NI Human Rights Commission expresses concern over the government’s handling of On The Run cases
27 Feb 2014
The Interim Chair of the Northern Ireland Human Rights Commission’ John Corey’ today expressed grave concern over the developments relating to the Hyde Park bombing case. The Commission repeated its call for all measures to address Northern Ireland’s past to be based on human rights laws and standards and put victims and survivors at the centre.
The Commission confirmed that it intends to provide an urgent briefing to the Government and the NI Executive on the human rights issues involved.
Mr Corey stated:
“While recognising the government can take measures to deal with ‘On The Run’ (OTRs) cases’ both international and domestic law place obligations on the government at Westminster and the Assembly that are clear; the right to life includes a requirement that the investigation be capable of punishing or identifying those responsible.
Regrettably the reports on how the UK Government has handled this matter will have caused many families deep concern about their right to due process before the law in an accountable and transparent manner. More widely there will be concern about whether there is equality before the law of those who have been charged with offences relating to the conflict (and who still may be charged) and those who appear to have been granted immunity.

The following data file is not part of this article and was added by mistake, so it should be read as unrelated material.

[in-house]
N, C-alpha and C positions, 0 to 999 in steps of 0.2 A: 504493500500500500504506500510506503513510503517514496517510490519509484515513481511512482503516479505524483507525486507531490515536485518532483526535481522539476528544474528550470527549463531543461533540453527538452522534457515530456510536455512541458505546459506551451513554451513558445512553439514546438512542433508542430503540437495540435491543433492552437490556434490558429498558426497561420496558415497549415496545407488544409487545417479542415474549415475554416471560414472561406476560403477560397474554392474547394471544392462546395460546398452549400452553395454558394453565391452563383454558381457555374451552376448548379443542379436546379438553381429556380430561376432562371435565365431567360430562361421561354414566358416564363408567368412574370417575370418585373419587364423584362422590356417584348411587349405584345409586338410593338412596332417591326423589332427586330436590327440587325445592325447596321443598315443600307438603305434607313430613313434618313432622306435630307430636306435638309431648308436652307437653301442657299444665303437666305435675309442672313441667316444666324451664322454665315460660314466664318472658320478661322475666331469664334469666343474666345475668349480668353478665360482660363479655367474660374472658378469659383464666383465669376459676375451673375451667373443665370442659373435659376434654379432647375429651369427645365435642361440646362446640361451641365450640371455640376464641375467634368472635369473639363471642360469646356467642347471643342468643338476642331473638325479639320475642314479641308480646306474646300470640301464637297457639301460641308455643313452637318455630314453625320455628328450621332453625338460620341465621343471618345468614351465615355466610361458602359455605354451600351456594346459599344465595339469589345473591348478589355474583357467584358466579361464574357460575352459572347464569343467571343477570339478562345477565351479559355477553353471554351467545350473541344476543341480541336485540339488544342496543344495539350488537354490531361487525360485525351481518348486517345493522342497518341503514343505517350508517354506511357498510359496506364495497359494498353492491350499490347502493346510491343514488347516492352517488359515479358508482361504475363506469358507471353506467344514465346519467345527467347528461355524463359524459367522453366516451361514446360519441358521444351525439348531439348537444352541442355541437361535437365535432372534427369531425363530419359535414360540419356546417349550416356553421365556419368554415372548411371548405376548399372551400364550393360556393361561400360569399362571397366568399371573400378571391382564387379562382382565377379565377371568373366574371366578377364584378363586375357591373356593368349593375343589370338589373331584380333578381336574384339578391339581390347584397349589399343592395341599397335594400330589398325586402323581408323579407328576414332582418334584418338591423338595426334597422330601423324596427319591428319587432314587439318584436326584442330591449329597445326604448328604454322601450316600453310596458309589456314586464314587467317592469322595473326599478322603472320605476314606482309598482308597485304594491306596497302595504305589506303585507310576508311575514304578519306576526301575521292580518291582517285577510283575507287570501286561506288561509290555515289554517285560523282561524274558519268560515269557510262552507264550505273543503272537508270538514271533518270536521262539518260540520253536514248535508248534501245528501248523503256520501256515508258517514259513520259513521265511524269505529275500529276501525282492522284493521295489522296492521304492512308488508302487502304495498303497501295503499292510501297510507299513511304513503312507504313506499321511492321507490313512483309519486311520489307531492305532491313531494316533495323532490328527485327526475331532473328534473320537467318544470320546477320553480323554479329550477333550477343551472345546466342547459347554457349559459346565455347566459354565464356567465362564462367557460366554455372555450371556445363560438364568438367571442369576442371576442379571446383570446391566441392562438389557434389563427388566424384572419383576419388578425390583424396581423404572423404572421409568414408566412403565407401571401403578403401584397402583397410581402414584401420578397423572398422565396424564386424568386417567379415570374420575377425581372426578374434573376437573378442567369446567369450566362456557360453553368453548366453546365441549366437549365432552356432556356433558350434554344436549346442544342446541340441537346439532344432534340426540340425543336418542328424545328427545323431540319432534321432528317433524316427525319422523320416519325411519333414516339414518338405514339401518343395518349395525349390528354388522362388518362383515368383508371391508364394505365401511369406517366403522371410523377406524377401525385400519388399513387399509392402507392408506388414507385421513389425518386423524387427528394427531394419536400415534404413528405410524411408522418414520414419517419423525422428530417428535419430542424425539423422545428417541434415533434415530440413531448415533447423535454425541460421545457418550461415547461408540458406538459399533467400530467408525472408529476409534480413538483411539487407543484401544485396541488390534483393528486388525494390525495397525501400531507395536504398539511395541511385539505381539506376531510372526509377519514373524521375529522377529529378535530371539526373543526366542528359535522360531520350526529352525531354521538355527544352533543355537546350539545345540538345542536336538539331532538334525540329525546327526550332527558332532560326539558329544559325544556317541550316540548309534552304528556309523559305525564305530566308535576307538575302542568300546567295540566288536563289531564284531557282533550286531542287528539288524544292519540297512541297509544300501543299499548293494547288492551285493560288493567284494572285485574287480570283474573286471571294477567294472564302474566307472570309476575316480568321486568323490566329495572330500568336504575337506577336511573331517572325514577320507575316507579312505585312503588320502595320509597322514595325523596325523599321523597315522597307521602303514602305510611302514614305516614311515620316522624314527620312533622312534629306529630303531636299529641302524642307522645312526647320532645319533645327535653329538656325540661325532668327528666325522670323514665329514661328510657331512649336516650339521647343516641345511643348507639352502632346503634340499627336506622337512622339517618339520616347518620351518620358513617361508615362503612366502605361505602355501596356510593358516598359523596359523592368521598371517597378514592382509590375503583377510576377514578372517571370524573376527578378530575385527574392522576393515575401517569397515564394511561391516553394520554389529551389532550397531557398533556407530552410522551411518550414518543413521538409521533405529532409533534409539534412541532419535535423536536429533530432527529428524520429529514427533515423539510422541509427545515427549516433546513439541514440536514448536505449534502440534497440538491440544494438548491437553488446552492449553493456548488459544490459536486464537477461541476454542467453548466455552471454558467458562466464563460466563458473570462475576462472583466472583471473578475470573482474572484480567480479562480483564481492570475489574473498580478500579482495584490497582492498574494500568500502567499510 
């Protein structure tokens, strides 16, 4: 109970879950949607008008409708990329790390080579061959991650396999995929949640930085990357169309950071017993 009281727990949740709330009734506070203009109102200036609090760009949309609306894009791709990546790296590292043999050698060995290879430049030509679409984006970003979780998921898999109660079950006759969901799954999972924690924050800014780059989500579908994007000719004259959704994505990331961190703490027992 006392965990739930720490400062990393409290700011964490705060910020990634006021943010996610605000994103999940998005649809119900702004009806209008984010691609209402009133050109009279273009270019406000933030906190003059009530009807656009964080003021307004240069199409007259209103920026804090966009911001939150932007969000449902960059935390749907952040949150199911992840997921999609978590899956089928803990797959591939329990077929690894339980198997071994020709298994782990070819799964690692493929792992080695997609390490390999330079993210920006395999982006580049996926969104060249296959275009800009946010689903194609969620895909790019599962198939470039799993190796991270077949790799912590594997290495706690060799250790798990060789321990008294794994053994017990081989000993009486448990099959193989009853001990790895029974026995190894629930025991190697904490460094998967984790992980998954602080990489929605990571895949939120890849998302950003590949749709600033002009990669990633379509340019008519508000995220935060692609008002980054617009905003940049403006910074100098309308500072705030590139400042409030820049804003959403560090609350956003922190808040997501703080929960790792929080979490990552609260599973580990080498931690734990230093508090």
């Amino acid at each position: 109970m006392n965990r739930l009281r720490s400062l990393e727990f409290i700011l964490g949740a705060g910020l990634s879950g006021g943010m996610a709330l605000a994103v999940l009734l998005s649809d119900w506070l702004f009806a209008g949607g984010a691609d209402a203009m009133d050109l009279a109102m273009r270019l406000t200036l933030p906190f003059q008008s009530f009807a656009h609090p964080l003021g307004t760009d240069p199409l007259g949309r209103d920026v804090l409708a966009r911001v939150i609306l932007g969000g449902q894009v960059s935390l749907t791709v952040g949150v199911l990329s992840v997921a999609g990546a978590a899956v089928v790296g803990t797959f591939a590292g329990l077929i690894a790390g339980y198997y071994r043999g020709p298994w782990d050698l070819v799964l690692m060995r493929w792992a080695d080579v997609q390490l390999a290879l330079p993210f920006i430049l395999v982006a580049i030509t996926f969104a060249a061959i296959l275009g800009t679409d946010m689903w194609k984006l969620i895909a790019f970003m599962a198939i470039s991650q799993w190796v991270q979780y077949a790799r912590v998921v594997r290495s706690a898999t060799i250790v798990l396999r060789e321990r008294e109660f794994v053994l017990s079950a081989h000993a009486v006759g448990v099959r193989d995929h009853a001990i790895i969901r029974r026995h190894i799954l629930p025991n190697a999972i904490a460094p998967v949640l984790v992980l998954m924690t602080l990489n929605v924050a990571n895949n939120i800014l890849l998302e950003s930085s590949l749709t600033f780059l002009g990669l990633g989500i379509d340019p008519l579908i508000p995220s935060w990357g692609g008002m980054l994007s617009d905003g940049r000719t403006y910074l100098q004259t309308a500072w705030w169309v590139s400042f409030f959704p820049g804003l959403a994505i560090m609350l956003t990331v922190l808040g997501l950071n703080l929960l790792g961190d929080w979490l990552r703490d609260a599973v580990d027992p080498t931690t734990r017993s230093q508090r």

This development reinforces once again the need for an overall and overarching mechanism for dealing with Northern Ireland’s past.”
For further information please contact Alice Neeson on: firstname.lastname@example.org’ (028) 9024 3987 (office)’ 0771 7731873 (mobile).
Notes to editors
1. The Northern Ireland Human Rights Commission is an independent statutory body first proposed in the Belfast (Good Friday) Agreement (1998) and established in 1999 by the Northern Ireland Act (1998). It is answerable to Parliament at Westminster.